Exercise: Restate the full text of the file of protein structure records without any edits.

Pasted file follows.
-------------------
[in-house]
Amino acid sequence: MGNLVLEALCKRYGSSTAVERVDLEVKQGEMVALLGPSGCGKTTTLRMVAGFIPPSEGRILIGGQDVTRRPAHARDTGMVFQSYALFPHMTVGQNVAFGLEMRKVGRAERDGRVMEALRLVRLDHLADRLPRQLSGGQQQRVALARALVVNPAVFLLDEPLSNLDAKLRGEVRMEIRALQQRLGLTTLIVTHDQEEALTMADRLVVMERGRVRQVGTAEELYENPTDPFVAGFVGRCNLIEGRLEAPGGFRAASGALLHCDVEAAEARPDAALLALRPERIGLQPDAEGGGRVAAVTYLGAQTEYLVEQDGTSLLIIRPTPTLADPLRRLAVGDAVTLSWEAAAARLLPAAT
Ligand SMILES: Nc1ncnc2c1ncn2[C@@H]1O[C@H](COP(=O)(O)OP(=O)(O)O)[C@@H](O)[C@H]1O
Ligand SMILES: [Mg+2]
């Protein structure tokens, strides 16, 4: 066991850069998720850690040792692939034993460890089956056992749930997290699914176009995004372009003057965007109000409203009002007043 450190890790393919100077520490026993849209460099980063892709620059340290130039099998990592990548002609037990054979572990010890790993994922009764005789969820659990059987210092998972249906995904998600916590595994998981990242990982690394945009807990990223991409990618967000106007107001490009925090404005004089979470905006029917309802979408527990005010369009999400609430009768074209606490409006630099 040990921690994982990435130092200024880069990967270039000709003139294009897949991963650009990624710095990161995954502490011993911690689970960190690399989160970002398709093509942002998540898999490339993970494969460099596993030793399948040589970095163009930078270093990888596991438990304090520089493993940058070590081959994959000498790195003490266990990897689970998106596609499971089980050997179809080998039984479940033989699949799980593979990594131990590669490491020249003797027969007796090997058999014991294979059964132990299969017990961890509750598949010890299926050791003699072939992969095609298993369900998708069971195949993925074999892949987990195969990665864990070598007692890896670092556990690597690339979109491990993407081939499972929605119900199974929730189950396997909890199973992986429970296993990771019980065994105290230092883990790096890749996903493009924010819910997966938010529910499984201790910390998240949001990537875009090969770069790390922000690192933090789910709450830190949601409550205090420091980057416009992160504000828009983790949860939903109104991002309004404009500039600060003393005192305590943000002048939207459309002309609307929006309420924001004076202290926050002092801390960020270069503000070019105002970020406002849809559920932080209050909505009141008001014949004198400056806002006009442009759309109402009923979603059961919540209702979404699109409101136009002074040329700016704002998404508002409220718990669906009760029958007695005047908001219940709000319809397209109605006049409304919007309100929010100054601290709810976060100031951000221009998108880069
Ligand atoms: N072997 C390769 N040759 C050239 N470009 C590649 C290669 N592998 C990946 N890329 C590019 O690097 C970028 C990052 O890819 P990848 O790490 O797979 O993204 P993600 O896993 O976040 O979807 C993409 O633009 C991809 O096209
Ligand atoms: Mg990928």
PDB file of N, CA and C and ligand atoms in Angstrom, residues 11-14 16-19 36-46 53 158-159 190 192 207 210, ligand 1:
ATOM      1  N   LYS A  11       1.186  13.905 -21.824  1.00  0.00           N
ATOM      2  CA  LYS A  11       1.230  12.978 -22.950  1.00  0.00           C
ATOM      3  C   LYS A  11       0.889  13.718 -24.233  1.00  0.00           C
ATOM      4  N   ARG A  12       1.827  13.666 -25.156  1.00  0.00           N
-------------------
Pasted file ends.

[in-house]
Amino acid sequence: MGNLVLEALCKRYGSSTAVERVDLEVKQGEMVALLGPSGCGKTTTLRMVAGFIPPSEGRILIGGQDVTRRPAHARDTGMVFQSYALFPHMTVGQNVAFGLEMRKVGRAERDGRVMEALRLVRLDHLADRLPRQLSGGQQQRVALARALVVNPAVFLLDEPLSNLDAKLRGEVRMEIRALQQRLGLTTLIVTHDQEEALTMADRLVVMERGRVRQVGTAEELYENPTDPFVAGFVGRCNLIEGRLEAPGGFRAASGALLHCDVEAAEARPDAALLALRPERIGLQPDAEGGGRVAAVTYLGAQTEYLVEQDGTSLLIIRPTPTLADPLRRLAVGDAVTLSWEAAAARLLPAAT
Ligand SMILES: Nc1ncnc2c1ncn2[C@@H]1O[C@H](COP(=O)(O)OP(=O)(O)O)[C@@H](O)[C@H]1O
Ligand SMILES: [Mg+2]
């Protein structure tokens, strides 16, 4: 066991850069998720850690040792692939034993460890089956056992749930997290699914176009995004372009003057965007109000409203009002007043 450190890790393919100077520490026993849209460099980063892709620059340290130039099998990592990548002609037990054979572990010890790993994922009764005789969820659990059987210092998972249906995904998600916590595994998981990242990982690394945009807990990223991409990618967000106007107001490009925090404005004089979470905006029917309802979408527990005010369009999400609430009768074209606490409006630099 040990921690994982990435130092200024880069990967270039000709003139294009897949991963650009990624710095990161995954502490011993911690689970960190690399989160970002398709093509942002998540898999490339993970494969460099596993030793399948040589970095163009930078270093990888596991438990304090520089493993940058070590081959994959000498790195003490266990990897689970998106596609499971089980050997179809080998039984479940033989699949799980593979990594131990590669490491020249003797027969007796090997058999014991294979059964132990299969017990961890509750598949010890299926050791003699072939992969095609298993369900998708069971195949993925074999892949987990195969990665864990070598007692890896670092556990690597690339979109491990993407081939499972929605119900199974929730189950396997909890199973992986429970296993990771019980065994105290230092883990790096890749996903493009924010819910997966938010529910499984201790910390998240949001990537875009090969770069790390922000690192933090789910709450830190949601409550205090420091980057416009992160504000828009983790949860939903109104991002309004404009500039600060003393005192305590943000002048939207459309002309609307929006309420924001004076202290926050002092801390960020270069503000070019105002970020406002849809559920932080209050909505009141008001014949004198400056806002006009442009759309109402009923979603059961919540209702979404699109409101136009002074040329700016704002998404508002409220718990669906009760029958007695005047908001219940709000319809397209109605006049409304919007309100929010100054601290709810976060100031951000221009998108880069
Ligand atoms: N072997 C390769 N040759 C050239 N470009 C590649 C290669 N592998 C990946 N890329 C590019 O690097 C970028 C990052 O890819 P990848 O790490 O797979 O993204 P993600 O896993 O976040 O979807 C993409 O633009 C991809 O096209
Ligand atoms: Mg990928």
PDB file of N, CA and C and ligand atoms in Angstrom, residues 11-14 16-19 36-46 53 158-159 190 192 207 210, ligand 1:
ATOM      1  N   LYS A  11       1.186  13.905 -21.824  1.00  0.00           N
ATOM      2  CA  LYS A  11       1.230  12.978 -22.950  1.00  0.00           C
ATOM      3  C   LYS A  11       0.889  13.718 -24.233  1.00  0.00           C
ATOM      4  N   ARG A  12       1.827  13.666 -25.156  1.00  0.00           N